Docstoc

Agrobacterium-mediated transform

Document Sample
Agrobacterium-mediated transform Powered By Docstoc
					BE304 Plant Cell culture
Dr. Michael Parkinson, School of Biotechnology

07 March 2002

Dr. Michael Parkinson

1

ASSESSMENT
• One hour open book exam • 2 experimental protocols in plant cell culture. • You should minutely dissect these and make sense of them. You will get 2 marks for every valid point that you make. • You can also get marks for suggesting alternatives that could have been used.
07 March 2002 Dr. Michael Parkinson 2

Types of points
• Seeds were washed overnight under a running tap, rinsed for 10s in 70% ethanol then sterilised in 20% Domestos + 0.1% v/v Tween20 for 10 minutes followed by 3 rinses in sterile distilled water.
07 March 2002

• • • • • • • •

Why use seeds? Why wash overnight? Why rinse in 70% EtOH? Why sterilise at all? Why Domestos? Why 20% for 10 mins? Why 0.1% v/v Tween20? Why rinse?

Dr. Michael Parkinson

3

Resources
• Powerpoint presentation of lectures
– Webpages@dcu.ie/~parkinsm/teaching – Partially worked solution to exam question

• Text books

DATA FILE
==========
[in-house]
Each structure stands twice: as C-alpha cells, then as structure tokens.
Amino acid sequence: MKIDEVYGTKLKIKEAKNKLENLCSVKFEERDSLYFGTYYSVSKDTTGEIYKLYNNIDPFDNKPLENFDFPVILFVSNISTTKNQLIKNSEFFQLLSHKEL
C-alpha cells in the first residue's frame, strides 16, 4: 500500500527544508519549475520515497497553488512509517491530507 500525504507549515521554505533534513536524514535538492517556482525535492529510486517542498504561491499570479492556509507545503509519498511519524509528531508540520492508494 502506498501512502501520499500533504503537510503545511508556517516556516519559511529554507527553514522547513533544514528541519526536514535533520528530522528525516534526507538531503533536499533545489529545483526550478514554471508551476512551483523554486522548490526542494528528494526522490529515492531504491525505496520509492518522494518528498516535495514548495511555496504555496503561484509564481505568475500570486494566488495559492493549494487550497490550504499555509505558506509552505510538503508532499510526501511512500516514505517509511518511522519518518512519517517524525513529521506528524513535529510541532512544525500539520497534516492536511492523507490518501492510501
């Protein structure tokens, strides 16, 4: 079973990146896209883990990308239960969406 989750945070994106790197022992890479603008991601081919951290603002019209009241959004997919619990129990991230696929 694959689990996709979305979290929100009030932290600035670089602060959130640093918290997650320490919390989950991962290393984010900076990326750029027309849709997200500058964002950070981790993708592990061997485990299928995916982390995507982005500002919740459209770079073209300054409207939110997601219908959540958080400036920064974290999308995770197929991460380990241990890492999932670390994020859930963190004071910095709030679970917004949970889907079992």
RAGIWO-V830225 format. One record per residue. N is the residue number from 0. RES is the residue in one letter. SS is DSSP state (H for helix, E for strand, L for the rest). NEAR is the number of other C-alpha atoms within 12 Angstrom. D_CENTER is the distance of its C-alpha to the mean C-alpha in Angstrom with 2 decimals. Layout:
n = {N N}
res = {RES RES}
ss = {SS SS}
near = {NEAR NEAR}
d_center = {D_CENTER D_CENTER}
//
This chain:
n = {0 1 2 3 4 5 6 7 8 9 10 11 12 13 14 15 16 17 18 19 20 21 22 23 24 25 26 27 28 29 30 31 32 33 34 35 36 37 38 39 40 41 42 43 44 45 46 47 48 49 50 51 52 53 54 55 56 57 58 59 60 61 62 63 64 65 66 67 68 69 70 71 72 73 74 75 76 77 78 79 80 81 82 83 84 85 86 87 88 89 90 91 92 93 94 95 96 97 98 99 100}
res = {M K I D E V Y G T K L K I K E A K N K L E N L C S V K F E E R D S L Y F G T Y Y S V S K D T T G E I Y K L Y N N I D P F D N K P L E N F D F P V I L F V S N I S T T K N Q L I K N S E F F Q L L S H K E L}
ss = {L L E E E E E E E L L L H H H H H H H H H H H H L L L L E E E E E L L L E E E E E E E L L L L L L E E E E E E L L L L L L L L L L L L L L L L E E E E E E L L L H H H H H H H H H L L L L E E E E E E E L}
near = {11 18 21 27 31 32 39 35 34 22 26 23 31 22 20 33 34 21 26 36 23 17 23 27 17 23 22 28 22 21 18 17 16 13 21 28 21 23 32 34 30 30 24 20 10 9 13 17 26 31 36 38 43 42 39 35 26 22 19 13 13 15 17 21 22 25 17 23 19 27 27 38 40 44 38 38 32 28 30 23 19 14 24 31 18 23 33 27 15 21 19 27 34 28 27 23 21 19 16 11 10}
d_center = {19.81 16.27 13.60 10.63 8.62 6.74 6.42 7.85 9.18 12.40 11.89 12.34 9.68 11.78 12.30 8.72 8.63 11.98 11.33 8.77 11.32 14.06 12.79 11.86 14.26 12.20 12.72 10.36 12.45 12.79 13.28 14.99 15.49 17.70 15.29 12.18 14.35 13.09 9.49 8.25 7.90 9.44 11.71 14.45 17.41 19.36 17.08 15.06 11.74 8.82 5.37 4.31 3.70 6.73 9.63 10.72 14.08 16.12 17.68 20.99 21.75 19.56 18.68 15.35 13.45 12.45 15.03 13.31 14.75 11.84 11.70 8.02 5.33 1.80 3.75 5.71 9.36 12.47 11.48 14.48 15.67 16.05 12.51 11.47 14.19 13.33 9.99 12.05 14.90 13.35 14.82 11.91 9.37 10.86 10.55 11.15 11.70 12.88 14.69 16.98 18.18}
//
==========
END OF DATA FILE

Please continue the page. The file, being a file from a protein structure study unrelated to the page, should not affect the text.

– – – – Agriculture 631 Plant cell and tissue culture 571 Secondary metabolism 660 Transformation 572
Dr. Michael Parkinson 4

07 March 2002

Lecture outline
• Micropropagation • Production of products in cell cultures • Plant transformation
– For every item, you will be given an experimental protocol. These will broken down into a number of sections. There will be a series of lectures covering the sections followed by a detailed discussion of another protocol. – We will also try out some of your findings.
07 March 2002 Dr. Michael Parkinson 5

Micropropagation
• Advantages and disadvantages of micropropagation • Methods of micropropagation • Choice of explant • Media • Stage I - Sterilisation • Stage II - Multiplication • Stages III and IV- Rooting, hardening off and transfer to greenhouse
07 March 2002 Dr. Michael Parkinson 7

Advantages and disadvantages of micropropagation
• Speed - roughly a 10X increase every 2 months (possible to produce 106 plants from a single starting plant in on year). • Axenic - provided that the original explant is free of contaminant, the resulting plants will all be uncontaminated. • Clonal propagation • Cost - 0.15€ per explant
07 March 2002 Dr. Michael Parkinson 8

Historical aspects
• First commercially used with orchids conventional propagation rate of 1 per year. • Through protocorms, 1,000,000 per year.
Corm (Swollen stem)

Chop up

Maturation

07 March 2002

Dr. Michael Parkinson

9

Methods of micropropagation
• Axillary branching • >95% of all micropropagation. • Genetically stable • Simple and straightforward • Efficient but prone to genetic instability • Little used. Potentially phenomenally efficient.
10

• Adventitious shoot formation • Somatic embryogenesis
07 March 2002

Dr. Michael Parkinson

Axillary Branching
Shoot tip
Stem Leaf petiole

Axillary bud in the axil of the leaf

07 March 2002

Dr. Michael Parkinson